What does a brand do when most of its competitors are recasting or overhauling themselves in a highly competitive industry? If you're McDonald's, well, you keep doing what you've been doing. Because everyone else is — still — trying to catch you.
And as he takes over from Jim Skinner as skipper of a smooth-sailing ship in a high-profile year with the London 2012 Olympics looming, new CEO Don Thompson has pledged to do exactly that: double down on the fundamentals that have enabled McDonald's basically to skate above the Great Recession and global economic stagnation even since then, and keep finding ways to improve its brand, menu and customer experience.
Contrast that to Skinner's recent take on the gyrations by rivals Burger King and Wendy's. "They have spurts of enthusiasm for their brand, and they're doing some meaningful things, but it's still business as usual for us," he told investors and others on a earnings call with analysts on Friday. "We're optimizing our menu and improving our relevance and accessibility, and we expect to maintain our competitive differentiation."
Thompson pledged that McDonald's will continue its focus on modernizing restaurants with its new decor, planning about 800 domestic remodels this year. It also plans to optimize its menu with more nutrition-based products, he said, as well as innovations coming from outside the United States, such as the successful limited-time Chicken McBites popcorn chicken promotion, which originated in Australia and have been tested in Europe.
Given that Americans, Europeans and others are still pinching pennies when they go out to eat, McDonald's also plans to continue to highlight its historic association with value pricing through various menu machinations.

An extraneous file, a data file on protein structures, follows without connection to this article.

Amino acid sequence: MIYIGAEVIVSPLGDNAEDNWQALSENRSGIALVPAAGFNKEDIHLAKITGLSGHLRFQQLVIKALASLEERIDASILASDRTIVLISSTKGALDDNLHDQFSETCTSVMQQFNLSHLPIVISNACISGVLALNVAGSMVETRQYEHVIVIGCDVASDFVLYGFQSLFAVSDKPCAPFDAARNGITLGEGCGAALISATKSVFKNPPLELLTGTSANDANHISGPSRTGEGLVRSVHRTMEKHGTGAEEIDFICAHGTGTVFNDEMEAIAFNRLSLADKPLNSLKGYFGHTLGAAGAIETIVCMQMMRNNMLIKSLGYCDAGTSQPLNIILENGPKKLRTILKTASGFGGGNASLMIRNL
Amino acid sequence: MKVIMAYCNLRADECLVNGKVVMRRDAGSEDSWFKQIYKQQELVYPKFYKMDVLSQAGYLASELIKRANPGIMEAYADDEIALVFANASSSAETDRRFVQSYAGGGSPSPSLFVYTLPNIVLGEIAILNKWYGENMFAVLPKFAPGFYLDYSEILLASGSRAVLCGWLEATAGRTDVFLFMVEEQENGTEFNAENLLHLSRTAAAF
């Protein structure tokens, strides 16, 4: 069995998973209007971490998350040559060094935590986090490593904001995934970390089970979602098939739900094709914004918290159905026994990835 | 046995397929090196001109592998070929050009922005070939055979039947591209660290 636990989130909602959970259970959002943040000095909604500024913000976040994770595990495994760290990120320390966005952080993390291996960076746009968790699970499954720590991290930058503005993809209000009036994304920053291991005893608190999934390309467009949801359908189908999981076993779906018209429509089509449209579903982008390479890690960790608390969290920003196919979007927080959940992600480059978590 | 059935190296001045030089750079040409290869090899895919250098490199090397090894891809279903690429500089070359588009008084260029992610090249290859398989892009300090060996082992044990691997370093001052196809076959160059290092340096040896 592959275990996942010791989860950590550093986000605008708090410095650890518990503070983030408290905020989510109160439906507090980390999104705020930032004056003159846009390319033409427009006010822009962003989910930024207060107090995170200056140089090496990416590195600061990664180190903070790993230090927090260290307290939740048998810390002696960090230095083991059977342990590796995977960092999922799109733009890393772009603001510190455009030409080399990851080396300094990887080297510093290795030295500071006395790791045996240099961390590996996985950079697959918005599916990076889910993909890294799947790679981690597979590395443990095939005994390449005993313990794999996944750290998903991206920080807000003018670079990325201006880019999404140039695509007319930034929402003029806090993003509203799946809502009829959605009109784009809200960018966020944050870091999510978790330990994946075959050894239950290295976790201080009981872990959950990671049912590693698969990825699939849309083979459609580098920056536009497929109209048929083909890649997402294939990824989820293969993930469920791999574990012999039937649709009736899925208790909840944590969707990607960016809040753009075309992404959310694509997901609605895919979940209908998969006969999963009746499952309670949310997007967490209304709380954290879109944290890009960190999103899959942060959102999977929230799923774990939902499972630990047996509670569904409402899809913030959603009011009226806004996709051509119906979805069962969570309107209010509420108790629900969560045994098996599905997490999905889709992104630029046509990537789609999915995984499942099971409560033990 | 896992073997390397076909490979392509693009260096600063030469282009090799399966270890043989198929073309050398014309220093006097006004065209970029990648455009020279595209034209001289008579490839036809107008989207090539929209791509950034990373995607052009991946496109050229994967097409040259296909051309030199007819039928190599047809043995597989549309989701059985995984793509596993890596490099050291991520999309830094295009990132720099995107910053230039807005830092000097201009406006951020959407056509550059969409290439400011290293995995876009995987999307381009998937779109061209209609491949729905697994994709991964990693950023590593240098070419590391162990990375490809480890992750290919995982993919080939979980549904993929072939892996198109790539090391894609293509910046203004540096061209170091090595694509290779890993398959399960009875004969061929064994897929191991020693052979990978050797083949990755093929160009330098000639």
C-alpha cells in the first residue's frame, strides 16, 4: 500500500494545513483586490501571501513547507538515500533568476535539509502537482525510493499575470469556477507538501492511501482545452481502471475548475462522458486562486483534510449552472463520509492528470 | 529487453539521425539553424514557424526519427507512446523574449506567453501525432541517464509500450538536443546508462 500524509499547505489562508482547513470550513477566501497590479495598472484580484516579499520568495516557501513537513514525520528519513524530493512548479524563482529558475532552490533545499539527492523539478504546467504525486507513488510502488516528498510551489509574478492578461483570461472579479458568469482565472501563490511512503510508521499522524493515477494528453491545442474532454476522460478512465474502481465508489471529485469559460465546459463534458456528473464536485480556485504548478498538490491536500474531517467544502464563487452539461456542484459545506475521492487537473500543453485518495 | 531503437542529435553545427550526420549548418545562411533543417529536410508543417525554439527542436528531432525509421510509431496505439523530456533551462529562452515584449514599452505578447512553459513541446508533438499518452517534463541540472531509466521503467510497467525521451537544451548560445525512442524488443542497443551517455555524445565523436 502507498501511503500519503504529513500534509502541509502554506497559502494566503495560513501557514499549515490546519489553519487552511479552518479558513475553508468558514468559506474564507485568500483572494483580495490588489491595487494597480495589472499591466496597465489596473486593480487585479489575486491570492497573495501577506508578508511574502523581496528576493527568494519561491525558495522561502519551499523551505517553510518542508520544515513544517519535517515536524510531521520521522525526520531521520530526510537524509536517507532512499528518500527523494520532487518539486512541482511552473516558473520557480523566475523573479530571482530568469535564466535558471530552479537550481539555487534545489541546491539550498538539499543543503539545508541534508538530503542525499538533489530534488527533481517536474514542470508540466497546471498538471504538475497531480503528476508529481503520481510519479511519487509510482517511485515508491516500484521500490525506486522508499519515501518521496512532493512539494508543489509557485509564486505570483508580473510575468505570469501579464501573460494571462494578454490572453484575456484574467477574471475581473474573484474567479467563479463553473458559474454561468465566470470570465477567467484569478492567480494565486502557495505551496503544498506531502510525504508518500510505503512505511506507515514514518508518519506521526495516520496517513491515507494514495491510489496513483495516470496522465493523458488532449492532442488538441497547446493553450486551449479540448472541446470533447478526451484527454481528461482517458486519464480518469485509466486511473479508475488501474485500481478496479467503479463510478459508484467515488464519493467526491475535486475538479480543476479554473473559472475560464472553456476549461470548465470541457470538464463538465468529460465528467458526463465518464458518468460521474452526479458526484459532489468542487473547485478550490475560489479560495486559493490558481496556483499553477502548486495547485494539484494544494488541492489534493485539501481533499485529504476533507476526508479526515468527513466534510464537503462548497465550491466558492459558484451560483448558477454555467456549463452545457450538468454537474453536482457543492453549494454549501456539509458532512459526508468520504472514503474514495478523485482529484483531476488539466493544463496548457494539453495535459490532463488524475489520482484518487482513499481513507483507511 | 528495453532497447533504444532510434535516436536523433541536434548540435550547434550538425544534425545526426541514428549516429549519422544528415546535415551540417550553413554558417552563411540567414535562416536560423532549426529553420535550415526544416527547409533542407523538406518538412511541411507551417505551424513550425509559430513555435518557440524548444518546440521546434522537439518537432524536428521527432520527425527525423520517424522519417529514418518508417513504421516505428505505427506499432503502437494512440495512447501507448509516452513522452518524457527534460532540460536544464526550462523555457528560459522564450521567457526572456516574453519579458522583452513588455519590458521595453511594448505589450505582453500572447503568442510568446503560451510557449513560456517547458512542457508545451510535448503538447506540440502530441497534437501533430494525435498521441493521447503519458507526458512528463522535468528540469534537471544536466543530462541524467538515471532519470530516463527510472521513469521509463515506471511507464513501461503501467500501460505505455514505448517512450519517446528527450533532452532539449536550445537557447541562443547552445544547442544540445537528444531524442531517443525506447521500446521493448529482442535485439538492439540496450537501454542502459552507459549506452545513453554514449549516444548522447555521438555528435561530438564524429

On a bigger platform, McDonald's has been integrating sustainability as one of the pillars of its brand, and its sponsorship of the 2012 Summer Olympics in London gives the brand a golden-arches opportunity to underscore that association.
Among other things it's rolling out around the Olympics, McDonald's plans to recycle and reuse all of the furniture and equipment it's installing on-site, and nearly all of the building materials, that visitors will see at the four new Olympics-venue restaurants (which will be the company's biggest restaurant site in the world) it's now building for the games.
It's "an opportunity to spotlight some of our best practices in area such as energy efficiency" and restaurant design," said Bob Langert, McDonald's VP of sustainability, in a press release.
While McDonald's doesn't intend to give one of its brand staples, Ronald McDonald, much visibility in London (where it's ramping up a youth-oriented Olympics campaign starring the official Olympics mascots instead), the company continues to stand by its flagship mascot. Responding to a question from Ad Age magazine about whether Ronald now could be considered on a par with Joe Camel, as nutrition activists relentlessly hound the chain about childhood obesity, Neil Golden, McDonald's U.S. CMO, didn't flinch.
"To compare Ronald McDonald to Joe Camel is unfair and inaccurate," he commented. The clown "represents the joy and fun of the McDonald's brand and brings happiness to people of all ages."